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Take 2: Is locker room bullying widespread?

Published: Saturday, Feb. 15, 2014 10:08 p.m. CDT • Updated: Saturday, Feb. 15, 2014 10:10 p.m. CDT
(Wilfredo Lee)
FILE - In this Aug. 24, 2013, file photo, Miami Dolphins guard Richie Incognito (68) and tackle Jonathan Martin (71) look over plays during an NFL preseason football game against the Tampa Bay Buccaneers in Miami Gardens, Fla. Martin was subjected to "a pattern of harassment" that included racist slurs and vicious sexual taunts about his mother and sister by three teammates, according to a report ordered by the NFL. The report said Incognito, who was suspended by the Dolphins in November, and fellow offensive linemen John Jerry and Mike Pouncey harassed Martin. (AP Photo/Wilfredo Lee, File)

Details emerged this week from the independent investigation into the Miami Dolphins bullying case. Sports editor Jon Styf and columnist Tom Musick discuss:  

Musick: I'm not sure if you have any plans for the weekend, but if you are looking to feel miserable about life, I'd recommend sitting down and reading the highlights of the investigation into Richie Incognito and the Dolphins' treatment of Jonathan Martin.  

Styf: Incognito should have been punished way before now. Football is the only place I think someone who continually acts like him would be harbored. In the fall of 2003, I covered the Michigan State football team. Drew Stanton was the backup quarterback and one of the best athletes on the team, so coach John L. Smith used him all year on special teams. They faced Nebraska in the Alamo Bowl and Incognito decided he would teach Smith (Alex Smith's uncle, BTW) a lesson so he cheapshotted Stanton in the knee, way away from the play, and tore his ACL. It wasn't a football play, it had nothing to do with football and there was zero chance Stanton would be involved in that play. That tells you all you need to know about Incognito. He never grew up from there.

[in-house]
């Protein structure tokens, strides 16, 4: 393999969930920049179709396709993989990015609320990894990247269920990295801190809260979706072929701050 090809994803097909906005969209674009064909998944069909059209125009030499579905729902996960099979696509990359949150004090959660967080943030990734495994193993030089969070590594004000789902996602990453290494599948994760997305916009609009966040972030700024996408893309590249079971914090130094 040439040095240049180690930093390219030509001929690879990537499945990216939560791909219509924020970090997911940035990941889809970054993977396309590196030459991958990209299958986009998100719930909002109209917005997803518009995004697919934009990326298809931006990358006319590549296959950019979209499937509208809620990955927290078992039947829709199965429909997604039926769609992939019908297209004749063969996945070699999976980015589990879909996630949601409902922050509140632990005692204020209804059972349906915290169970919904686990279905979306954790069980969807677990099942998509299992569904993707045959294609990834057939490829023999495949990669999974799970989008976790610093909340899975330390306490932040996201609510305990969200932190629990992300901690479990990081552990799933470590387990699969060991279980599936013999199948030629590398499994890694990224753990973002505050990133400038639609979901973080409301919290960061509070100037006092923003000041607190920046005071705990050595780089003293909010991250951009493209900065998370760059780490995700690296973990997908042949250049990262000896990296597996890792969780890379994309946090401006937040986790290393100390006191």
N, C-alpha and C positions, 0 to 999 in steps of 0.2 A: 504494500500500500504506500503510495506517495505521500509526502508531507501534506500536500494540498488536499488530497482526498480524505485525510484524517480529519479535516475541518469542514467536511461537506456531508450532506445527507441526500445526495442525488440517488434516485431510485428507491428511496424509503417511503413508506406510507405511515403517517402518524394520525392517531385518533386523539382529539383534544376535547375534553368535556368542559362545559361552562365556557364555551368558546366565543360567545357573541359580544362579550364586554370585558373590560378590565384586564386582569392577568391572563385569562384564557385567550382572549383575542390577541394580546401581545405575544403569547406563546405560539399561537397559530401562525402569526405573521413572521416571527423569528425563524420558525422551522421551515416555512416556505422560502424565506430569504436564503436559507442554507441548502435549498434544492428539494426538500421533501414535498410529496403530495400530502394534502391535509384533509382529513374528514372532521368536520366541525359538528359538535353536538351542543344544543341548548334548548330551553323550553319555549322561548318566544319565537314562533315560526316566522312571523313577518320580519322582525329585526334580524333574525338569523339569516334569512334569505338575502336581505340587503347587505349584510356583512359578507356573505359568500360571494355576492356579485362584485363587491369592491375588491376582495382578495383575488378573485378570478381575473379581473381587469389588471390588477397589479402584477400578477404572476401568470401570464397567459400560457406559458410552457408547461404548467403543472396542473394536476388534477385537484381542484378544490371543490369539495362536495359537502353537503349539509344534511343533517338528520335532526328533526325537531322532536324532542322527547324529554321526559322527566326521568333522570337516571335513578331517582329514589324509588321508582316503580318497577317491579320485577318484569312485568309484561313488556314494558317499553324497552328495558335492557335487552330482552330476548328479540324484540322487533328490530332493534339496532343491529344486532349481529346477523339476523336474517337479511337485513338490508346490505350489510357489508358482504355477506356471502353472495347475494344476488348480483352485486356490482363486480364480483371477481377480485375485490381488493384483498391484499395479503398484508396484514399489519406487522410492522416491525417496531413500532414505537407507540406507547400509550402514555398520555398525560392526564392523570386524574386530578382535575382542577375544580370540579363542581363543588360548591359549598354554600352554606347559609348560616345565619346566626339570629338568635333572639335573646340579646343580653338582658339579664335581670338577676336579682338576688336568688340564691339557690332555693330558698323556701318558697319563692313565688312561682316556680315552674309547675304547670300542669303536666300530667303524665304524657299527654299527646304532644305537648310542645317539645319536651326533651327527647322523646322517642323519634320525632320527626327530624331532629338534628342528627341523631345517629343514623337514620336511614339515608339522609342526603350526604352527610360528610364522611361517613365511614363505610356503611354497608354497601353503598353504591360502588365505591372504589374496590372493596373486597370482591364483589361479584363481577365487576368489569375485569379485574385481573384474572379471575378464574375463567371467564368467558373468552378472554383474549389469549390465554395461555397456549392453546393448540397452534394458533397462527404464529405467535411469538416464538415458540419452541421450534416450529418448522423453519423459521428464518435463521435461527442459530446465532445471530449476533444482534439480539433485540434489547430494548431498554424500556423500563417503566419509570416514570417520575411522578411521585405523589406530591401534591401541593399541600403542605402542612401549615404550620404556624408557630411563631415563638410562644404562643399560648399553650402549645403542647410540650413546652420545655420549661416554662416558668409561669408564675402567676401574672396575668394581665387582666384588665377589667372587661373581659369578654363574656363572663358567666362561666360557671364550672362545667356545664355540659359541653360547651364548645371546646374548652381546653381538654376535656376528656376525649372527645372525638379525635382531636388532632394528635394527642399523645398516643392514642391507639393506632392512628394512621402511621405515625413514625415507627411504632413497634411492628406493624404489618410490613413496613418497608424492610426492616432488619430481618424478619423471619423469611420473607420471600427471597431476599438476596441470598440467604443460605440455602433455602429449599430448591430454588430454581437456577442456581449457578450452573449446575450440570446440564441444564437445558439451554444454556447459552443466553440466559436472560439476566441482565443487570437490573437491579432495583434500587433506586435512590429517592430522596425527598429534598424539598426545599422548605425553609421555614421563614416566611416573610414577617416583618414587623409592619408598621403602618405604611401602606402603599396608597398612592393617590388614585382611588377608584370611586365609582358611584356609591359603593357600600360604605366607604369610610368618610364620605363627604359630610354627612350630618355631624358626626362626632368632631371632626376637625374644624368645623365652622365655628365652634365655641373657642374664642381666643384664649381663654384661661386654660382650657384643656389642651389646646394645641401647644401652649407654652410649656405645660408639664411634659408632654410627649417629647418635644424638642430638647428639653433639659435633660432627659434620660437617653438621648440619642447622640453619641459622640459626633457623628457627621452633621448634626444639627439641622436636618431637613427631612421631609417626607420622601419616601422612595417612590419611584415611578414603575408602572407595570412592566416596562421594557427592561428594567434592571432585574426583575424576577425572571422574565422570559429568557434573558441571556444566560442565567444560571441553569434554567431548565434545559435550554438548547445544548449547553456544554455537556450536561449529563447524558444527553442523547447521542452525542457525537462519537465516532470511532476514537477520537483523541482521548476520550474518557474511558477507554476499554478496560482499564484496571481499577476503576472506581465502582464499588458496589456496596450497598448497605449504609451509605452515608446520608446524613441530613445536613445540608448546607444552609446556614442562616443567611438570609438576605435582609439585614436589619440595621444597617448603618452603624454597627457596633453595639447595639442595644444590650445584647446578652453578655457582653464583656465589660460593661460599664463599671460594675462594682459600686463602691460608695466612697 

Musick: I had forgotten about that bowl game. Not only did Incognito get away with being undisciplined, he got rewarded for it. After the St. Louis Rams drafted Incognito in the third round in 2005, then-coach Mike Martz (Bears fans might remember him) said he liked Incognito because he was "nasty" and the team needed that brand of toughness.  

Styf: Pro football clearly isn't a normal workplace. The report acknowledges that. But, even then, Incognito and his line teammates went overboard. It's important to note that it wasn't just Incognito. Martin and an assistant trainer were up against John Jerry and Mike Pouncey too. Three on two, guys asked to intimidate each other to teach a lesson, "pattern of harrassment." Some people believe this will change the NFL locker room environment. I just think it will eliminate a few rogue ... what should I call them ... football players?  

Musick: Good riddance. When the report came out, I wondered how much bullying and posturing goes on behind closed doors with the Bears or any other NFL team. I find it hard to believe that the Dolphins are the only franchise in which this is a problem, although they probably represent the worst-case scenario. I remember a few years ago walking up to interview Bears offensive lineman Josh Beekman, whom I'd spoken with before and always seemed cordial. Except this time, Olin Kreutz was at the next locker and shot Beekman a dirty look. Beekman mumbled something about needing to go to Bible study and said he wouldn't be able to talk. The whole thing seemed odd.  

Styf: I'm just glad we don't do that here. I don't want you holding me down while Joe Stevenson gives me a wedgie and Jeff Arnold kicks me in the mouth while Tom Clegg cheers them on and Paul Wleklinski hurls insults.

Musick: I know that our company takes pride in the sign out front: Northwest Herald, wedgie free since 2003.

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